One Radfem’s Experience with Gynecology

This is just an experience babble, because I feel like I have to get it out.  Not much political in here, so if you dun like personal stuff feel free to skip this.  Or if you do, feel free to share your experiences with gynos.   I literally have hundreds of drafts to publish, so expect a real(ish) post sometime this week.

I knew things were going to be bad from the get-go.  I was prepared to be lectured on how I just needed to try a different pill, and find the one that’s “right for me.”  Still, I hoped that maybe, at least, she had women who were going off the pill (probably to try and conceive) and came in because their periods were way off or their body started freaking out.

Just the nurse asking the basic questions confirmed that my pessimism was well-earned.

“Are you sexually active?”

“Yes, but I don’t have intercourse.”

She looked at me like I had grown a second head. “…Do you have oral sex?”

“Well, I don’t go down on him.”

“So, ‘no,’ you aren’t then.”


Can you say, erasure of my lived orgasms experience?  Cunnilingus, of course, does not count as sex, unlike blowjobs.  So, apparently, I’m abstinent.  This isn’t news to me, since men like Hugo and Glen had been telling me I am.  It should make me more upset than it does, to know that the love making I have doesn’t count for anything at all, just because a dick doesn’t get shoved somewhere.  The implications for lesbians are obvious.   I swear, if I’m ever forced to go to a gyno again, I’m going to ask if having anal sex makes me as sexually active…when it’s with a strap-on and my male partner receiving.

I explained why I came in to the nurse: My last period before I came to the doctor that had taken around 50 days to come, and the one before that just 30 days- what scared me was it seemed to be getting worse, not better.  At the time of the appointment, I hadn’t had a period in over 80 days, and I knew stressing about it would only make it worse, so I decided get a doctor’s opinion.   I said I suspected it was due to me coming off the pill,  since the first few weeks off it threw my body into chaos.   She responded noncommittally, telling me the doctor would be in soon.  The urine test came back negative for pregnancy,  which wasn’t a huge surprise since I hadn’t had intercourse.

I repeated my suspicions to the doctor.  Unsurprisingly, she promptly dismissed them.  I should have no problems going off the pill, it wouldn’t throw my body off at all and my periods should be back to normal immediately.  To try and convince her that coming off the pill had a huge impact on my body, I told her about the month long depression after the withdrawal period and about my breast-yup, just one-lactating and becoming sore and inflamed.  (I now think this was a plugged duct, since after I “expressed” some of whatever the hell was coming out, it started to heal and feel better.)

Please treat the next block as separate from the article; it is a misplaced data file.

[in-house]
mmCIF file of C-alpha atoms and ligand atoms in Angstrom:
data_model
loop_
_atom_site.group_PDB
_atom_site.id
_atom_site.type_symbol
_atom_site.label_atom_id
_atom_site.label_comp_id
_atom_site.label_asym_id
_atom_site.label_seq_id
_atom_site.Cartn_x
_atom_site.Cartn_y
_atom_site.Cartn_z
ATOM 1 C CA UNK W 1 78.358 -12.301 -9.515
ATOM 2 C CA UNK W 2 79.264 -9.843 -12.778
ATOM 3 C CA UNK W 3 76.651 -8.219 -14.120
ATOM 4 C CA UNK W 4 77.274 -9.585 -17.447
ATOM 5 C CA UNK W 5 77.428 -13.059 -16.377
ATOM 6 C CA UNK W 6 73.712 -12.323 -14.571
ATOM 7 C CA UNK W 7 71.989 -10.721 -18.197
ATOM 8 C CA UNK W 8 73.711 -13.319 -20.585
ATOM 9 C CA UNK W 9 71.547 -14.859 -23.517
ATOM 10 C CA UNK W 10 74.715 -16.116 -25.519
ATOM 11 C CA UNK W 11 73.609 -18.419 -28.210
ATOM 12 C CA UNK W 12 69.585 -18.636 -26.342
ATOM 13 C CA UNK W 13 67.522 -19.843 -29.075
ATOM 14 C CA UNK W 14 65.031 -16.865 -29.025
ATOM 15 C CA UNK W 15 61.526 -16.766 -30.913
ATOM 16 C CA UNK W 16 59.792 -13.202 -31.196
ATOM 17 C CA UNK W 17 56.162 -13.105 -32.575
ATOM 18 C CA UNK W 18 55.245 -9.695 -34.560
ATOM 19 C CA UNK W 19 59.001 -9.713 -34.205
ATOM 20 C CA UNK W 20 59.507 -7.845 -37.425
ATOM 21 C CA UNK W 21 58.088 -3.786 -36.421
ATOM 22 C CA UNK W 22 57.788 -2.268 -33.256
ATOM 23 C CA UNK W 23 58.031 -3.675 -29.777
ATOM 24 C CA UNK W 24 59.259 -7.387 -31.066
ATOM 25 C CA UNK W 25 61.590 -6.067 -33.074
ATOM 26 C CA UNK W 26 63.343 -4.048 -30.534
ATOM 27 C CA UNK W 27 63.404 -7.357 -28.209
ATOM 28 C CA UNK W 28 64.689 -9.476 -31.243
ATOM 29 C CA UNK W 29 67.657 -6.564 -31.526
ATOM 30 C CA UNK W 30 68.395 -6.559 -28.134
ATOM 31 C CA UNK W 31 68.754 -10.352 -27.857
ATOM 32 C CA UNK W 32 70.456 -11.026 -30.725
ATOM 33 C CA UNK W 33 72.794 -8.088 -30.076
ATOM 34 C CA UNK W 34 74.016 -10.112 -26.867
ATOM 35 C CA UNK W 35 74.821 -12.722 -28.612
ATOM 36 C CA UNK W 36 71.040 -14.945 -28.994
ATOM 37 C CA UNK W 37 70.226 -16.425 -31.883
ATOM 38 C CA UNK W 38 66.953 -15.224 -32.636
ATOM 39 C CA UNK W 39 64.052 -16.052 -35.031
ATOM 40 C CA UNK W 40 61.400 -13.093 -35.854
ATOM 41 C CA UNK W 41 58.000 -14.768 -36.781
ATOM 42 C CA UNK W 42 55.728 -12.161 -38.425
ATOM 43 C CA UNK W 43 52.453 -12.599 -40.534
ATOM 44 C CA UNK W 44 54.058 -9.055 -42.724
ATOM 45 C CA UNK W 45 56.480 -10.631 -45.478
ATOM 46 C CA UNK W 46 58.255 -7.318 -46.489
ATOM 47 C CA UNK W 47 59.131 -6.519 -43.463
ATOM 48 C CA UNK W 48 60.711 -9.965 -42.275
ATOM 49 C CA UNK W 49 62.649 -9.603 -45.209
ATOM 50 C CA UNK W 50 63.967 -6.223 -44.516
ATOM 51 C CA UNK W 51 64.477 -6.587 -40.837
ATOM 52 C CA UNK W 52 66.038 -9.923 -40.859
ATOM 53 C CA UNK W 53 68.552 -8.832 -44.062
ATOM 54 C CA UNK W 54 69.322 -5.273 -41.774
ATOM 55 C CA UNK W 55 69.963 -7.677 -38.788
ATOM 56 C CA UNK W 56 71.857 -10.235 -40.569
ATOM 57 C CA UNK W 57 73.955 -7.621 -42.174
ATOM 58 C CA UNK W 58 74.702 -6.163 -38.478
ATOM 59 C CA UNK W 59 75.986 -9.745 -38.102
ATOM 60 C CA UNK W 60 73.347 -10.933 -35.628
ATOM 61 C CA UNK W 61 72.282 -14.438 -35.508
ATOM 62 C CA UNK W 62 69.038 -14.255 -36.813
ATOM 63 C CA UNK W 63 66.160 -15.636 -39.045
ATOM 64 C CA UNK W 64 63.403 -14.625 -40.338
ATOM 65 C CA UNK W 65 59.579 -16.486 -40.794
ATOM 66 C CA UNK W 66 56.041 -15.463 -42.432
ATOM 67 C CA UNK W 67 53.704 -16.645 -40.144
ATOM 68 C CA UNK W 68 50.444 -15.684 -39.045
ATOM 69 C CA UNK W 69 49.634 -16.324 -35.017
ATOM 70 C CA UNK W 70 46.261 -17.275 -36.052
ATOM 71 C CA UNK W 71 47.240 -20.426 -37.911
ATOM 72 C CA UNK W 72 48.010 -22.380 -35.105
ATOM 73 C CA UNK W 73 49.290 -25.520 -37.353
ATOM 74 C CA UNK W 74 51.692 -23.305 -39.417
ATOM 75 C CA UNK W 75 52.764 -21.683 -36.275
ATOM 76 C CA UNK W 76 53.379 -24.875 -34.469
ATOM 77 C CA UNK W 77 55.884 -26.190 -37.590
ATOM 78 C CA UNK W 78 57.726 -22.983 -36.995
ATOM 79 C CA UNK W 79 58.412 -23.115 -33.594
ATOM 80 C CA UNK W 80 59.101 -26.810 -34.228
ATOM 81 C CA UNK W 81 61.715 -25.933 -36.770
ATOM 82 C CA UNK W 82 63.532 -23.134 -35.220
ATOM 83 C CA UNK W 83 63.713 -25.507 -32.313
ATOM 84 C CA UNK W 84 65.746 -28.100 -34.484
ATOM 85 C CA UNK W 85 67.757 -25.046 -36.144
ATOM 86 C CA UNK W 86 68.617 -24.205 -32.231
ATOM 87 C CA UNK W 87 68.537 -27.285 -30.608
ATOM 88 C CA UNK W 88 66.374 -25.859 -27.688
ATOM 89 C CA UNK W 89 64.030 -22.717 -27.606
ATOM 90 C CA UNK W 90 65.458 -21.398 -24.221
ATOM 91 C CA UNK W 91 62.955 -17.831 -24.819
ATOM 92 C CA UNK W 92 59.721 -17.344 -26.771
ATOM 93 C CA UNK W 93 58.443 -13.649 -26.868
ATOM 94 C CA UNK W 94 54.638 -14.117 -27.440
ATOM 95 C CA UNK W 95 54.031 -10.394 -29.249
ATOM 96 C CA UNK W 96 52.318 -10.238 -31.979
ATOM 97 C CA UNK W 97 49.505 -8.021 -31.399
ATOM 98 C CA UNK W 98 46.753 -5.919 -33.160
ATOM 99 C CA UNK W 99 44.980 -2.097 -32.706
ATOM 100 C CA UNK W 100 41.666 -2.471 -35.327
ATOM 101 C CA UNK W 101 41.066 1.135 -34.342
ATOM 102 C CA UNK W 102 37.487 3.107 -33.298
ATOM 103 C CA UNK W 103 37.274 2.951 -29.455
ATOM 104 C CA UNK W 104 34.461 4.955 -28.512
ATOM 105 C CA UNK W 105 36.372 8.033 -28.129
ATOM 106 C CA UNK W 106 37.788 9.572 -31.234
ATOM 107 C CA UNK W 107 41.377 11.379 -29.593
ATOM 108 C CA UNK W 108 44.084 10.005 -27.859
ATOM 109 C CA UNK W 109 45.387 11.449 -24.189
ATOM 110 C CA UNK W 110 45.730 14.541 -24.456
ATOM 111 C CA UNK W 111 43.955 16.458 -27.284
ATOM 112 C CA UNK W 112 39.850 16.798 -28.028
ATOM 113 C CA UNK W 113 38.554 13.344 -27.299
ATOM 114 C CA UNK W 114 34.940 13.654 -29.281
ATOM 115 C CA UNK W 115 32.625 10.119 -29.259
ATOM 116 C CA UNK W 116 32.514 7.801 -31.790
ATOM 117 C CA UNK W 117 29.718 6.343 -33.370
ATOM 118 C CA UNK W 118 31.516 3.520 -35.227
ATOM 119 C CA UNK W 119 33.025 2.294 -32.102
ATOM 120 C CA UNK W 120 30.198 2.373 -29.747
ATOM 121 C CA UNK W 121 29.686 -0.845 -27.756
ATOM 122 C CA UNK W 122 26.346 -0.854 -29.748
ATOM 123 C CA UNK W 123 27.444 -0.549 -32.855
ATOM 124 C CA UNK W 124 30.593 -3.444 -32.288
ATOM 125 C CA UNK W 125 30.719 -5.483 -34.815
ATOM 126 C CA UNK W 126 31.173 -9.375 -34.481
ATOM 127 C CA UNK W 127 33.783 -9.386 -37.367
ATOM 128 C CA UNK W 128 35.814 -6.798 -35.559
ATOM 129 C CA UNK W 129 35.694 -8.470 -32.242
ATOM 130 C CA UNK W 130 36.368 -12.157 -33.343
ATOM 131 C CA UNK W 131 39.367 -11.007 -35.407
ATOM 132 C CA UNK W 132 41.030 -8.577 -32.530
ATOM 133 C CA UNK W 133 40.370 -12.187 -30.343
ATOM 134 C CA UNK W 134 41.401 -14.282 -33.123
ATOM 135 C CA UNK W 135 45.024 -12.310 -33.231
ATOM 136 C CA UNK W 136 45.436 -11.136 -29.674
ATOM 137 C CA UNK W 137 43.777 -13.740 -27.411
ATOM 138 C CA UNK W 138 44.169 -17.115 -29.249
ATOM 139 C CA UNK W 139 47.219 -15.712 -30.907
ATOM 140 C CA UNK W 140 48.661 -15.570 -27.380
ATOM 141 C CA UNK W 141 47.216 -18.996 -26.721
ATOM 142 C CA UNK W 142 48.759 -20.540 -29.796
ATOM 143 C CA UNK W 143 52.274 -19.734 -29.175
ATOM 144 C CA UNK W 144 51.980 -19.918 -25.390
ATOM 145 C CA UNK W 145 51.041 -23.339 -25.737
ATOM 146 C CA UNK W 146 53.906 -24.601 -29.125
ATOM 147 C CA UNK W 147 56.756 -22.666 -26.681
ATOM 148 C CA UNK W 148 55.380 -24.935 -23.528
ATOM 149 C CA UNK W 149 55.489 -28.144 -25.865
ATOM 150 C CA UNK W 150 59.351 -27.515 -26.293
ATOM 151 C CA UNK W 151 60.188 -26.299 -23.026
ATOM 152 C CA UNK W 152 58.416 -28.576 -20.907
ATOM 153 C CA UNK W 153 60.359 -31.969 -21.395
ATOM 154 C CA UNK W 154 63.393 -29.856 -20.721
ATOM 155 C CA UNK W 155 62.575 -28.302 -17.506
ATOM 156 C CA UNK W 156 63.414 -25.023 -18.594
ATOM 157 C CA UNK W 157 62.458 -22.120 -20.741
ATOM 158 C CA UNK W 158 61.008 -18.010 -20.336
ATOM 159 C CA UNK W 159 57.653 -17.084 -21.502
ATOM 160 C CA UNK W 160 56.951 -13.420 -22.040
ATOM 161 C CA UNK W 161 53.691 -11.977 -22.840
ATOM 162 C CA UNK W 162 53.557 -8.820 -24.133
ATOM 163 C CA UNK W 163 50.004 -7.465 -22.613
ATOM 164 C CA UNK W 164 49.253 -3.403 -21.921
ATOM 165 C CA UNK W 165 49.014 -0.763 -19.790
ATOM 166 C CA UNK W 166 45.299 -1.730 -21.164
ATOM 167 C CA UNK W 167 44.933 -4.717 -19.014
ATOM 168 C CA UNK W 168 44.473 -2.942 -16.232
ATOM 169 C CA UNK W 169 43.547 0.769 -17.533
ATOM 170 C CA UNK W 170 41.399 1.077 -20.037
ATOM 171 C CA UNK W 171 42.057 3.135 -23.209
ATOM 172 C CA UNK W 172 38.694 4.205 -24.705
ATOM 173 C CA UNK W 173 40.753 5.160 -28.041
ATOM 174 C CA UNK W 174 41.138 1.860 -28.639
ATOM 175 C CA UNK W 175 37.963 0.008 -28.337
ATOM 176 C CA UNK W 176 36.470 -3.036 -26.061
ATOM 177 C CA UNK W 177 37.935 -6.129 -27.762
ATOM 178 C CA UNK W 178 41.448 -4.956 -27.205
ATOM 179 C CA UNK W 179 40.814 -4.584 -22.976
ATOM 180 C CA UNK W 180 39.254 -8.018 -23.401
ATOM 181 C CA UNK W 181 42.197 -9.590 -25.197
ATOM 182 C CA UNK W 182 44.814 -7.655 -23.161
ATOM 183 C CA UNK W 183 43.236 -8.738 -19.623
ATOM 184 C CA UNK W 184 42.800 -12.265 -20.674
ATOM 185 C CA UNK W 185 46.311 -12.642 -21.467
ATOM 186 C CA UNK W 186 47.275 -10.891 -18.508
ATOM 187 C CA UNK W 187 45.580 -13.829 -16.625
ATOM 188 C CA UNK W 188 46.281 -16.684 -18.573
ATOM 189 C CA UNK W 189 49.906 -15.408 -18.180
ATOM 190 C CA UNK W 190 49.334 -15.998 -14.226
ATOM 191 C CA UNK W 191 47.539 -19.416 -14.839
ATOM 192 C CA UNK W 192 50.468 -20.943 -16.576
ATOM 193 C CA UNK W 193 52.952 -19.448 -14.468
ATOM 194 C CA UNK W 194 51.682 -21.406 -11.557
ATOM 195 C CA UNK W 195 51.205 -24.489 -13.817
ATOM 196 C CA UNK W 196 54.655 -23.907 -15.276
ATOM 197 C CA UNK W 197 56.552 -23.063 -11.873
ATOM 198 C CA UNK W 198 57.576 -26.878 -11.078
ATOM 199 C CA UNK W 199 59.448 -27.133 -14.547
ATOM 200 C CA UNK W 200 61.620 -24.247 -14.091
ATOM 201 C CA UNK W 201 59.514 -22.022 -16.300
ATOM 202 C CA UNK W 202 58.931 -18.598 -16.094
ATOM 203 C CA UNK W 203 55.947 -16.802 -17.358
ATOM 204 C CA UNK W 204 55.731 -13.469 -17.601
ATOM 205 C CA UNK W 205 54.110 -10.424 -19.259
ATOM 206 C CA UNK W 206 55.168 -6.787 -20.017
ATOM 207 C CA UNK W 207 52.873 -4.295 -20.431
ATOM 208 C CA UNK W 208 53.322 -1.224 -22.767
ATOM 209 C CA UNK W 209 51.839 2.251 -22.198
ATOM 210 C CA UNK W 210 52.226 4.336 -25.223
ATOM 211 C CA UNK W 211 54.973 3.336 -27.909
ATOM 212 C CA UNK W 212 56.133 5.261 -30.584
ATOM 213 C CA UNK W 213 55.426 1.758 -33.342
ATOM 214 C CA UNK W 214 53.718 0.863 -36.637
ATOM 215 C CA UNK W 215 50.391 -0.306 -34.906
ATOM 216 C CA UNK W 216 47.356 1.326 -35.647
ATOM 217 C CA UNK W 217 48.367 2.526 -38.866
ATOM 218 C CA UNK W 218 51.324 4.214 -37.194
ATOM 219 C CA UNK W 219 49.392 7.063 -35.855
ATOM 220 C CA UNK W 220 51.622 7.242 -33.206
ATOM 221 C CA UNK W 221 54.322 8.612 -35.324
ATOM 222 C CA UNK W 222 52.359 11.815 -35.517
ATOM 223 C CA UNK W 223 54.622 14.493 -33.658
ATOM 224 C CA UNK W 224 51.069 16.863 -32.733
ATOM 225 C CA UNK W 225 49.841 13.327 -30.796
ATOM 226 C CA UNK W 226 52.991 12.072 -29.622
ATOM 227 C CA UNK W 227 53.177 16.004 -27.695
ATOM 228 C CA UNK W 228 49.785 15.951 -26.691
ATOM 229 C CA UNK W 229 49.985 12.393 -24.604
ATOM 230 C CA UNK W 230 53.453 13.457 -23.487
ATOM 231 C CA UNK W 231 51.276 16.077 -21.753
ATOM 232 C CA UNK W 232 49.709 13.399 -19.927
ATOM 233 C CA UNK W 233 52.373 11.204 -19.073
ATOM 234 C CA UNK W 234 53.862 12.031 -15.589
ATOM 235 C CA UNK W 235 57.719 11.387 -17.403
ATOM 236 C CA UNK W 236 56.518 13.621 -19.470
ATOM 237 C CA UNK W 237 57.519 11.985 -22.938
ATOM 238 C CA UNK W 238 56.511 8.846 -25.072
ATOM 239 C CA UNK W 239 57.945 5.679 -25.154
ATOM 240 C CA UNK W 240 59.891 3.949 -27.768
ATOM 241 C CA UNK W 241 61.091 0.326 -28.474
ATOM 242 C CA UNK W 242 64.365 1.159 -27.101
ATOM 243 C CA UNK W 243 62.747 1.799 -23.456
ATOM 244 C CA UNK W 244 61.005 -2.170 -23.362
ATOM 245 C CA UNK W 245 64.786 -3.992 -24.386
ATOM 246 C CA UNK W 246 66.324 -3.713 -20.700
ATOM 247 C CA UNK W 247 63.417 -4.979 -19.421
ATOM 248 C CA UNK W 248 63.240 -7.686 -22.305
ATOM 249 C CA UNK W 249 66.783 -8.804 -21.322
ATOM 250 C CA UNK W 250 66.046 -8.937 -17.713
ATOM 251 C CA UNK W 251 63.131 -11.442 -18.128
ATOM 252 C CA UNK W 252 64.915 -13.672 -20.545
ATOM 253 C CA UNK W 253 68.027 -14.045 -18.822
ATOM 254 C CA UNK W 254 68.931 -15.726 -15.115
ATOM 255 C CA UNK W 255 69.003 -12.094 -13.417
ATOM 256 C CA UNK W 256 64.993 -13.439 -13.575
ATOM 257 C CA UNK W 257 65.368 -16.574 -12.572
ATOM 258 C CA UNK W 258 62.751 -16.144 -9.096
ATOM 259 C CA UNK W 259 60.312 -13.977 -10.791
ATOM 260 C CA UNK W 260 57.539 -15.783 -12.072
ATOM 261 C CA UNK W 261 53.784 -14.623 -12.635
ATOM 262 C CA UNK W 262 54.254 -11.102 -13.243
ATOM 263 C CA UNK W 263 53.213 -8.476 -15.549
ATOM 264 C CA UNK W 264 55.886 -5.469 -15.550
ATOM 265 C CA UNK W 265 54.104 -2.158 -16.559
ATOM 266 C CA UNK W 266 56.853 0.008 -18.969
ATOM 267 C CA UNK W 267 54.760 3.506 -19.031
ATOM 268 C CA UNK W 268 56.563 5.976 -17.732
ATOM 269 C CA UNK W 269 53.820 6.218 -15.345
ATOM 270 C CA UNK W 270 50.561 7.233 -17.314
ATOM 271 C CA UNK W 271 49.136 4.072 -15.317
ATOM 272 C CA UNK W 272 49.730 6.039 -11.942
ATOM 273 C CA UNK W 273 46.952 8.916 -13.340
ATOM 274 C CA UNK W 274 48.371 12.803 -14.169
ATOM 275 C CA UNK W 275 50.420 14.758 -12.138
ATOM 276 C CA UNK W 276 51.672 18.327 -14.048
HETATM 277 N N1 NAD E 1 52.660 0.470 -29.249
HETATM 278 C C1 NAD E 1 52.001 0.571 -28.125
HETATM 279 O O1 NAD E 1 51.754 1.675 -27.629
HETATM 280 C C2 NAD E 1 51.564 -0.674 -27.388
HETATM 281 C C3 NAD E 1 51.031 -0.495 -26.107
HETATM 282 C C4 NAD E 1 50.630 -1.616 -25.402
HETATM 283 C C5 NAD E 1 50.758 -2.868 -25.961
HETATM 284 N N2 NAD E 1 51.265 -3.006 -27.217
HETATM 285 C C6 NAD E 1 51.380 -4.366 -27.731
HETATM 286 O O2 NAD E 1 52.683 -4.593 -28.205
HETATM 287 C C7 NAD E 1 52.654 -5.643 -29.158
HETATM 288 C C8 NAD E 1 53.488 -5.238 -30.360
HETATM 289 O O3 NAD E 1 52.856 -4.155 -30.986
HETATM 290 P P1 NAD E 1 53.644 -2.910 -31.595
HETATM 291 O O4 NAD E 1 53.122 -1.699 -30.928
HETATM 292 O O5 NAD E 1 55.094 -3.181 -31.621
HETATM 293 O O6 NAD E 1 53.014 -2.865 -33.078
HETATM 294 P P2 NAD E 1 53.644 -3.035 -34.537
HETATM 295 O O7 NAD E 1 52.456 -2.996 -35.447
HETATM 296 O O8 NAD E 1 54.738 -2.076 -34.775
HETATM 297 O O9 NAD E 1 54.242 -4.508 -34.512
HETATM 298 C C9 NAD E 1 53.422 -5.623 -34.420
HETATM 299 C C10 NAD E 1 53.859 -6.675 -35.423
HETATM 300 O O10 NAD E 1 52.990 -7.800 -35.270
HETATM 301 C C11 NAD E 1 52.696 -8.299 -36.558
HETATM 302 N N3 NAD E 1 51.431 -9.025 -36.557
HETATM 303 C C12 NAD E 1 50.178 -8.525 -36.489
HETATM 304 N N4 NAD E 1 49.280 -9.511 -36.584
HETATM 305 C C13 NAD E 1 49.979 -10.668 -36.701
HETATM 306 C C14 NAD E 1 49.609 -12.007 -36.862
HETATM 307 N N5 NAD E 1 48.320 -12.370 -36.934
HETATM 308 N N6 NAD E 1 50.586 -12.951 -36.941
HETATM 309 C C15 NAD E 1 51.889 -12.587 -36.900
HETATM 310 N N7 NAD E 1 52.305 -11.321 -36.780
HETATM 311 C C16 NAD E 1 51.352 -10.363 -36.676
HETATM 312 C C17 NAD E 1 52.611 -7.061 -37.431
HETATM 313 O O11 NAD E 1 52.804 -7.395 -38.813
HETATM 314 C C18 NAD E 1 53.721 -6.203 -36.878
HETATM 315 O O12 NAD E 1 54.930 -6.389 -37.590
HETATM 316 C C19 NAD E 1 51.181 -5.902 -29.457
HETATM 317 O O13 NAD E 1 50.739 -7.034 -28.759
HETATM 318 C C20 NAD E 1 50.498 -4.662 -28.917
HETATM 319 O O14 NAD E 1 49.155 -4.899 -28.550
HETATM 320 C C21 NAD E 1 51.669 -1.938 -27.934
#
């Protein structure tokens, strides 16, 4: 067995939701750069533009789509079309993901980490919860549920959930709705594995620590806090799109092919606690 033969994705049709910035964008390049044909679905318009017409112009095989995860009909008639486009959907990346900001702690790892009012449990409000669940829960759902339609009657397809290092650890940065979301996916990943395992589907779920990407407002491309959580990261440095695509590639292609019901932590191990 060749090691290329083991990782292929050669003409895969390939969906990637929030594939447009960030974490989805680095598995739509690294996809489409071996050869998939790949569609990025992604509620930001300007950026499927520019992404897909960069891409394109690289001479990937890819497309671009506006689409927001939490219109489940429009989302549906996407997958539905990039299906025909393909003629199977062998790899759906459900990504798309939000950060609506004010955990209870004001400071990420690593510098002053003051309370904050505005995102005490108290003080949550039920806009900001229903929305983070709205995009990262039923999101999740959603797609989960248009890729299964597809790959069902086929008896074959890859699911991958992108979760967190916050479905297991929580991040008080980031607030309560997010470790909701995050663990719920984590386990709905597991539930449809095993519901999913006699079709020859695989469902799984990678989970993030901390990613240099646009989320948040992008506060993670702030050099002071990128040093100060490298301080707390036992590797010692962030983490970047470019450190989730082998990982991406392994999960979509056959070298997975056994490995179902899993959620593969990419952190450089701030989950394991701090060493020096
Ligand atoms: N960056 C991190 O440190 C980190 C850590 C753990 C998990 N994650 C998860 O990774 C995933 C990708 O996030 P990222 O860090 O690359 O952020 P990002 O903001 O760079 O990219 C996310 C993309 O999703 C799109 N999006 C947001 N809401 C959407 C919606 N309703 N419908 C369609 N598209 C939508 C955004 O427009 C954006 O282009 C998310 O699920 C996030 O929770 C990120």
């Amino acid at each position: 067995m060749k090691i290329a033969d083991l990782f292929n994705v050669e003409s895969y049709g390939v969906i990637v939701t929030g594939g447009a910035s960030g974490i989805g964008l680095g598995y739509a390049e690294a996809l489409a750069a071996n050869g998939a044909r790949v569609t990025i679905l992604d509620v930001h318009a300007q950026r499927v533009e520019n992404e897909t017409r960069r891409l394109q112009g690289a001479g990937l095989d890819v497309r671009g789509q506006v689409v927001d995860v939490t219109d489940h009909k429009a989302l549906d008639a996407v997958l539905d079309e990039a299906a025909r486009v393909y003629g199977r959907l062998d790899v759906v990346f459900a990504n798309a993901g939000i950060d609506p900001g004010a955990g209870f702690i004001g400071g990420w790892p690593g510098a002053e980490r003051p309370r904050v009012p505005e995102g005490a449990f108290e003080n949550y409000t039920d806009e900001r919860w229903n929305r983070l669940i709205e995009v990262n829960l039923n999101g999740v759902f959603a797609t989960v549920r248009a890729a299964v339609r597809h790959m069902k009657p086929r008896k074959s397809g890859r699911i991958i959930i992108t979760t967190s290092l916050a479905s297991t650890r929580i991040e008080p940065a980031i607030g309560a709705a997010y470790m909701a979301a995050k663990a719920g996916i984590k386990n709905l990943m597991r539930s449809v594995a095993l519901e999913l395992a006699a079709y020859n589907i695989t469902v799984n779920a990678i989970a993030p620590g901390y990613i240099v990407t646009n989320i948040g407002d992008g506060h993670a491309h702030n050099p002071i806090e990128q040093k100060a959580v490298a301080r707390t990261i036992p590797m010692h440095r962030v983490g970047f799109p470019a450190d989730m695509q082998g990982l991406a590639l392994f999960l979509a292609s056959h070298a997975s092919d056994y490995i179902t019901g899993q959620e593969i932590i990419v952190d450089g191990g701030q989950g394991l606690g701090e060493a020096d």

She proceeded to explain to me, as if I had never had a period, that some women suffer from “premenstrual syndrome,” aka PMS, which could cause those things.   (Who the hell goes through a PMS-induced funk for four weeks?)

And of course, the pill had probably been covering up my extreme PMS, and the best thing to do would be for me to go back on the pill to avoid it again.  I tried to explain that I had never lactated or had sore breasts even before I went on the pill, or before my latest period.   Of course, that was ignored, and she suggested instead that maybe I had PMDD, which, of course, would be treated by the pill.

She then went on to tell me I should go back on it, to regulate my periods.  I told her that I didn’t want to “regulate” my periods, I wasn’t going to take hormones and raise my risk of stroke for such a small reason, and reemphasized that I did not want to be on the pill.

As a doctor, she should know and explain to the patient there is a difference between a period and the withdrawal bleeding experienced when stopping hormonal contraceptives.

When I told her about going off the pill, she asked why I would do such a thing.  I said my partner and I weren’t going to have intercourse anymore, so there wasn’t much of a point.  I had health reasons, too: , having migraine headaches makes one four times more likely to suffer a stroke, and I have those probably once or twice a month.  The pill also increases the risk of stroke significantly, and I don’t want to up my risks of stroke for no reason.

Her response?

You’re more likely to have a stroke due to pregnancy than from being on the pill.

…dfjsdlfj.  Hey, doc, you remember where I told you I’m not having intercourse?  And even if I was, you heard of condoms?  Aren’t doctors supposed to look out for our health, and weigh the risks and benefits of the drugs they prescribe?  Oh sorry, I forgot this was women’s health, which means the goal is to make it as non-consequential as possible for a man to stick his dick in you, or deal with the consequences of him doing that.